“Don’t go to work if you’re sick!” This is a refrain I’ve heard all the time in the wake of the spread of the coronavirus.
I’m here to say that there’s a problem with this refrain.
What I just said may have some shock value, but hear me out. I wholeheartedly agree that, in an ideal world, someone should not go to work if they are sick. After all, we do not want the coronavirus, the seasonal flu, or any other sickness spreading around.
The problem, however, is that the laws on sick leave in many states, and in the United States of America, is so broken that many Americans have no choice but to go to work if they are sick. Furthermore, the culture at some employers encourages work while being sick and discourages taking care of yourself when sick.
For starters, there is no national paid sick leave law, and most states also do not have any paid sick leave law. In a country where 40% of Americans are just one paycheck from poverty, it is simply not affordable to take an unpaid sick day, even if there’s an option to take an unpaid sick day. Yes, we want people to stay home when they are sick, but what do we say to people who have to face a choice between being unpaid and facing poverty, and going to work while sick? Because America’s laws on sick leave are broken, we have to ask that difficult question.
Then, there are all the people who do not have any sick leave at all, not even unpaid sick leave. The Family and Medical Leave Act (FMLA) does provide for some unpaid sick leave, but there are at least two limitations to the law (there may be more I am missing):
- Not all companies are covered under FMLA. Namely, companies with fewer than 50 employees are not covered by the law; people who work for those smaller companies would need to hope that their home states have robust sick leave laws, or they’re out of luck.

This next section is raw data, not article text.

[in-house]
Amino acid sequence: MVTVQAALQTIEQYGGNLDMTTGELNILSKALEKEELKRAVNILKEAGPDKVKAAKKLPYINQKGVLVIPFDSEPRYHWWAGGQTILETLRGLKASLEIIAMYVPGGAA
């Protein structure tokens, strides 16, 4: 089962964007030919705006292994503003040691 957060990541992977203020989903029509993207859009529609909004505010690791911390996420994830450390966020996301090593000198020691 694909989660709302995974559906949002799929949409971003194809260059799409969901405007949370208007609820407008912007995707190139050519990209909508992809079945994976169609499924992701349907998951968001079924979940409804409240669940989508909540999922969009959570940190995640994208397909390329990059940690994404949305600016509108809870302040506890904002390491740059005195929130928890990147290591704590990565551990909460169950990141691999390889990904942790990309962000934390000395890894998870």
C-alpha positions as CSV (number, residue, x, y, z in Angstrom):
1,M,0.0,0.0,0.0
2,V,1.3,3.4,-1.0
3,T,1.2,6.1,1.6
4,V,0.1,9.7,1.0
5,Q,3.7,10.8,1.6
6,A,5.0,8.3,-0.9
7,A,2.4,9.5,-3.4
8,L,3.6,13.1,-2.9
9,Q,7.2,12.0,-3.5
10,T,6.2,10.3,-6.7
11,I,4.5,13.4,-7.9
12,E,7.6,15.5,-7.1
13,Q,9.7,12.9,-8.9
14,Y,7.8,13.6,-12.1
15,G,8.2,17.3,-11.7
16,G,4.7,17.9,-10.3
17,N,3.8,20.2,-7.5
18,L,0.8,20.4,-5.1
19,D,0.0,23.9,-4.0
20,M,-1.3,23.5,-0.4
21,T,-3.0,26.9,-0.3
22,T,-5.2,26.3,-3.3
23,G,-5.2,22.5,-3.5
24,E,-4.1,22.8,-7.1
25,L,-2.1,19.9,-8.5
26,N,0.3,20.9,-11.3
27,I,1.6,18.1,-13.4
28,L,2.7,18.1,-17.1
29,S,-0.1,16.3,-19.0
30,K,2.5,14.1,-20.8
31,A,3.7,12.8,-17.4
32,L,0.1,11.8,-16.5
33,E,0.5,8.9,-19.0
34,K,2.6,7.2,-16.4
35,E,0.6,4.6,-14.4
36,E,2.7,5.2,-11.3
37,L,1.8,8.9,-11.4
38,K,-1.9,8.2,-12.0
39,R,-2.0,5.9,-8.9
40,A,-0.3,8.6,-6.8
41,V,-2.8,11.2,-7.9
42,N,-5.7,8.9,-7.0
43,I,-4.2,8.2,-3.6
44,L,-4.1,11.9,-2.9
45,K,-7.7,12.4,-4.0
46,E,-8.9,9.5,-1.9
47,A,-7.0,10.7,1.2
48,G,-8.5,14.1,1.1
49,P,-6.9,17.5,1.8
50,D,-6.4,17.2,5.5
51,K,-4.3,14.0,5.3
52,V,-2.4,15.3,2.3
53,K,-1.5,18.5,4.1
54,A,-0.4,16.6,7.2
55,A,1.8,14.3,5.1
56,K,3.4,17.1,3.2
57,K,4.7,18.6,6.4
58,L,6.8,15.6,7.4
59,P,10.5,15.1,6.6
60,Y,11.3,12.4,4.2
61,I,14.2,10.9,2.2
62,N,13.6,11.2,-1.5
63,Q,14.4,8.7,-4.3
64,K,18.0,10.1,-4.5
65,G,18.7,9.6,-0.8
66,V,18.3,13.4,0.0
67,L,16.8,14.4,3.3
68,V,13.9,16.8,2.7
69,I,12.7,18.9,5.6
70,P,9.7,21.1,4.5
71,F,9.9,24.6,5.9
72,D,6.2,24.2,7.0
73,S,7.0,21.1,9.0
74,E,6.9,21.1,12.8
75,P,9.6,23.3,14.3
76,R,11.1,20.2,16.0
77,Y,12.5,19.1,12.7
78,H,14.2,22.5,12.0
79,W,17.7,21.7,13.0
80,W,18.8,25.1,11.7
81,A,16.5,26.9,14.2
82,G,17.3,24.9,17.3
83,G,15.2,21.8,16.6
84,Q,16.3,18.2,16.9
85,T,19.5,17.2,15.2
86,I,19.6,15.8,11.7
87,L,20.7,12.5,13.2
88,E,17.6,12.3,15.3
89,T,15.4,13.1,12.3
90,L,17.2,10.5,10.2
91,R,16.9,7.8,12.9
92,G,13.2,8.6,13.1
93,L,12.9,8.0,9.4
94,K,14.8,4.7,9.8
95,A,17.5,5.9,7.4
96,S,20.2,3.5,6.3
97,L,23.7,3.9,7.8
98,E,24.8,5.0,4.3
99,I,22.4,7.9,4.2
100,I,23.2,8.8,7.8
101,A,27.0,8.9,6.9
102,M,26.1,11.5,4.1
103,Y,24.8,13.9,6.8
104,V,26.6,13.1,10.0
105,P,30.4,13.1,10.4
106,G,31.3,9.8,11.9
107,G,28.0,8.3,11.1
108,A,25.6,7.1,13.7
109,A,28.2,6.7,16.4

- The common cold and flu are not generally considered to be serious health conditions for the purposes of the FMLA, unless serious health complications arise. In fact, the only condition under which a cold or flu counts as a serious condition for purposes of the FMLA is “if the individual is incapacitated for more than three consecutive calendar days and receives continuing treatment by a health care provider.” I don’t know if the coronavirus will meet the seriousness threshold, but if it doesn’t (just as the flu doesn’t), then there is literally no federal sick leave protection for people with coronavirus. That should give people pause.
Worse yet, some companies, such as Walmart, are accused of punishing their employees for taking sick days. What are you to say to a person who genuinely fears that they would be fired if they tried to take days off because they were sick? Even in places where there are robust sick leave laws, such as New York City, employers have at times still been known to try to (illegally) fire workers for using sick days. Such work cultures are toxic, but for many, staying in that toxic work culture (even if it means working while sick) is the only way they can pay the bills and put food on the table.
So yes, I am in favor of people staying home when they are sick. However, if we are really serious about people staying home when they are sick, we must get to the root of why many people go to work when sick, which is that laws and many company cultures alike do not have a system that allows the sick to take care of themselves. And until we have a system that allows the sick to take care of themselves and stay home, we run the risk of a national health crisis.
 Here’s a story from a Chipotle in New York City: https://www.nydailynews.com/news/politics/ny-chipotle-nyc-paid-sick-leave-law-worker-illegally-fired-20200226-alzjufinb5er3esoz2pfo6dvsi-story.html